Heirloom Sweet Potato Varieties

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Heirloom Sweet Potato Varieties

Learn how to grow and store heirloom sweet potato varieties.

October 4, 2013

By William Woys Weaver

Heirloom Vegetable Gardening by William Woys Weaver is the culmination of some thirty years of first-hand knowledge of growing, tasting and cooking with heirloom vegetables. A staunch supporter of organic gardening techniques, Will Weaver has grown every one of the featured 280 varieties of vegetables, and he walks the novice gardener through the basics of planting, growing and seed saving. Sprinkled throughout the gardening advice are old-fashioned recipes — such as Parsnip Cake, Artichoke Pie and Pepper Wine — that highlight the flavor of these vegetables. The following excerpt on heirloom sweet potato varieties was taken from chapter 34, “Sweet Potatoes.”

To locate mail order companies that carry heirloom sweet potato varieties, use our Custom Seed and Plant Finder.Check out our collection of articles on growing and harvesting heirloom vegetables in Gardening With Heirloom Vegetables.

A Brief History of Heirloom Sweet Potato Varieties

The sweet potato (Jpomoea batatas) is a morning glory that produces roots. It is a tropical plant that thrives in a warm, sunny climate and prefers loose, well-drained soil. Because it requires a long growing season, its culture is concentrated primarily in the South, where virtually hundreds of backyard varieties abound. With careful planning, however, it is possible to grow sweet potatoes in most sections of the United States. Even in Chester County, Pennsylvania, where I live, there are ample references to farmers raising sweet potatoes in the eighteenth century. Philadelphia botanist John Bartram grew both red and white varieties, which he procured from Florida, and in 1766 instructed his son on the West Indian method of planting them: cut the tubers in half and plant the two pieces in the ground flat side down. That system works in the tropics, but in more northerly regions, other cultural methods prevail.

Sweet potatoes are generally classified by their leaf type, although I find this system confusing, since constant crossing between varieties has resulted in large numbers of intermediate leaf shapes that defy categorization. This is further complicated by the fact that in the South many people refer to sweet potatoes as yams, which are botanically unrelated, and categorize certain sweet potatoes with short, fat, stumpy tubers as a “yam type.” Confusion is further compounded by the grocers who sell yams as sweet potatoes because the public thinks that sweet potatoes must be yellow or orange. Most are not. Sweet potatoes come in a wide variety of colors.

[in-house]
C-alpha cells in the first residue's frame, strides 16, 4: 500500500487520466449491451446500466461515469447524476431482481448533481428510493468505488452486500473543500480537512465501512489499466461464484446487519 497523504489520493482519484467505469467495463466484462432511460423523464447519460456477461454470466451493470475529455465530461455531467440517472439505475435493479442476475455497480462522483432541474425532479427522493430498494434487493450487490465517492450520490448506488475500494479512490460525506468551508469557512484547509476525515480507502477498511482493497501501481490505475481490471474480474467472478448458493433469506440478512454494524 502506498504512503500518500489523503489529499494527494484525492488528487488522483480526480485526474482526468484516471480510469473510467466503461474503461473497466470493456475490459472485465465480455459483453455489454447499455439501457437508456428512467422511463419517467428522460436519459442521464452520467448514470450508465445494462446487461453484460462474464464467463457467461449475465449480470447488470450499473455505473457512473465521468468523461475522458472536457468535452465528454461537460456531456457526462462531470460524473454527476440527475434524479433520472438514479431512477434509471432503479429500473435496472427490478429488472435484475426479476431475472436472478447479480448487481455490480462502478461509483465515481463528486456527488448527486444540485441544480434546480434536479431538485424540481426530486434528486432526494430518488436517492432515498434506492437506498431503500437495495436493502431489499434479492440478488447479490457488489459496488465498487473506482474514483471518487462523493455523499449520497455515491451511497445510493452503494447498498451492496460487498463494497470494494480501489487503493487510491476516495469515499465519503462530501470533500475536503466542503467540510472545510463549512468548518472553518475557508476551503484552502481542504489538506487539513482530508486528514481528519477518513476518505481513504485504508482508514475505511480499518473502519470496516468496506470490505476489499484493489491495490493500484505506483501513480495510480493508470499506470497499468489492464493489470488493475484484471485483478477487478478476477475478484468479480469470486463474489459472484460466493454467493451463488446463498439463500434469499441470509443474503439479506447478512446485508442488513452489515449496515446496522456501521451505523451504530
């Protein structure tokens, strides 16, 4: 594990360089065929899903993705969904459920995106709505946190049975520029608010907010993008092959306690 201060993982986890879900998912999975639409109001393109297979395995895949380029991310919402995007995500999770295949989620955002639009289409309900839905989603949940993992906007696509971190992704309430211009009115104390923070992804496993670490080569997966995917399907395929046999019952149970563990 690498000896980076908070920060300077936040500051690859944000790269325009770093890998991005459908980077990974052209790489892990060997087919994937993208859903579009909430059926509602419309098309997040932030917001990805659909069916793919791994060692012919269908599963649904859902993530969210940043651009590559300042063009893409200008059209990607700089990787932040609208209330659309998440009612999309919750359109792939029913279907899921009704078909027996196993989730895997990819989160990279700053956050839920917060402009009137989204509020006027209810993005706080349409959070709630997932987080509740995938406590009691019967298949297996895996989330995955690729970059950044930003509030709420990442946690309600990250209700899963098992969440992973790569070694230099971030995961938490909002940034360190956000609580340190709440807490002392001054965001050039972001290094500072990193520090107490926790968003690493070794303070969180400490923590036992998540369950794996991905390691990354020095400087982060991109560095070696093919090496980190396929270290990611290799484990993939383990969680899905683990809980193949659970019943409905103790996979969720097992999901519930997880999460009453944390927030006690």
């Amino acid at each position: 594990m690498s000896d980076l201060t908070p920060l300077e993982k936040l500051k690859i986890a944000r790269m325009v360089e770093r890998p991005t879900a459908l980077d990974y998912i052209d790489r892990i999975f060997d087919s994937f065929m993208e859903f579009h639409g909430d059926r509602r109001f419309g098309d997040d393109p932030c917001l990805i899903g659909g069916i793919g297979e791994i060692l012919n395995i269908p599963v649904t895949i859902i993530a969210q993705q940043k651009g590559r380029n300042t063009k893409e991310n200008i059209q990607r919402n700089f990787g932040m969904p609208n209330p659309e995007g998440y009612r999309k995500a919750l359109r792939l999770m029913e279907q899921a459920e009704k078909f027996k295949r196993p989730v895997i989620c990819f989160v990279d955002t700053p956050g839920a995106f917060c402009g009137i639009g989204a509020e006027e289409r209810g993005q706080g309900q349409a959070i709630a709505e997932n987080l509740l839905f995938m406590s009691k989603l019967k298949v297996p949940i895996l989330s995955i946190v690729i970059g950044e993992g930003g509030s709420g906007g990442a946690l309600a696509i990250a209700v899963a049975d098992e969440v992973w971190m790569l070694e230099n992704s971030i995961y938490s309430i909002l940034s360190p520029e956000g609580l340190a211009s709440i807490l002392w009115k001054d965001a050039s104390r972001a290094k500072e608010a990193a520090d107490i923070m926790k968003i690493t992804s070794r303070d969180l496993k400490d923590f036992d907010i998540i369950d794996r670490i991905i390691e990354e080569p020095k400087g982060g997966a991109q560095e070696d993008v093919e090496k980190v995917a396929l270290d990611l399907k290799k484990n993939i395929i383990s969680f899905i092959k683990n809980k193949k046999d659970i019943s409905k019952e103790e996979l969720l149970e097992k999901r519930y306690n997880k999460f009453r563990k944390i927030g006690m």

One of the leading books on heirloom sweet potatoes is James Fritz’s Sweet Potato Culture, which first appeared in 1886, but was much enlarged in 1902. He lived at Keswick, Virginia, within eyesight of Thomas Jefferson’s Monticello, and was a well-known cultivator of sweet potatoes. His inventory of sweet potato varieties is considered a beginner’s guide for heirloom fanciers, of which there are indeed a great many.

The oldest variety of early American sweet potato thus far documented is the Spanish Potato once grown in tidewater Virginia and Maryland, as well as in colonial Pennsylvania along the Delaware River. The tuber resembled ginger root — often knobby, and sometimes even branching. It was eaten in the winter because it “fattened” in storage, that is, acquired a rich, buttery texture. This variety, which came from Cuba or Jamaica in the 1670s or perhaps even earlier, was popular among all classes of colonists, from slave to planter. In the cabins of the poor and in the kitchens of the rich, pits were dug in the floor near the area of the hearth so that the sweet potatoes could be stored in sand in a warm, dry place. This prevented the tubers from rotting, for sweet potatoes will rot quickly if stored below 50 degrees Fahrenheit. A strain of the Spanish Potato is available on a limited basis through Seed Savers Exchange under the name Spanish Red. It has red skin. There is a subvariety with a more violet-tinged skin, but both produce long, sticklike tubers on trailing vines.

Two later varieties, and probably the ones raised by John Bartram in the
1760s, are the Bermuda Pink and Bermuda White, which are characterized today as “yam” types because of their stumpy shape and ability to grow plump in sandy soil. The Bermuda leaf-type also represents one of the largest groups of sweet potatoes, for many varieties have evolved out of them. The leaf is shown in the woodcut. Both varieties have creamy flesh, but they have different skin textures and colors. The pink has a rose-tinged skin covered with heavy ribs. The white has parchment-colored skin resembling some of the very blond varieties of potato. I raise both sorts in my garden, and their flavor is excellent. They are readily available and can be grown in many regions outside the South.

As a rule, northerners prefer sweet potatoes that are dry and mealy, while southerners prefer varieties that are sugary and sweet. This regional taste
difference is breaking down, since sweet potato culture in the North has declined, especially in the old centers of growing in South Jersey and Delaware. Many of the nineteenth-century varieties that catered to these tastes are now extinct or extremely difficult to obtain. Three nineteenth-century varieties that are dependable and still available are Southern Queen, Nansemond, and Hayman, which I have listed in order of popularity.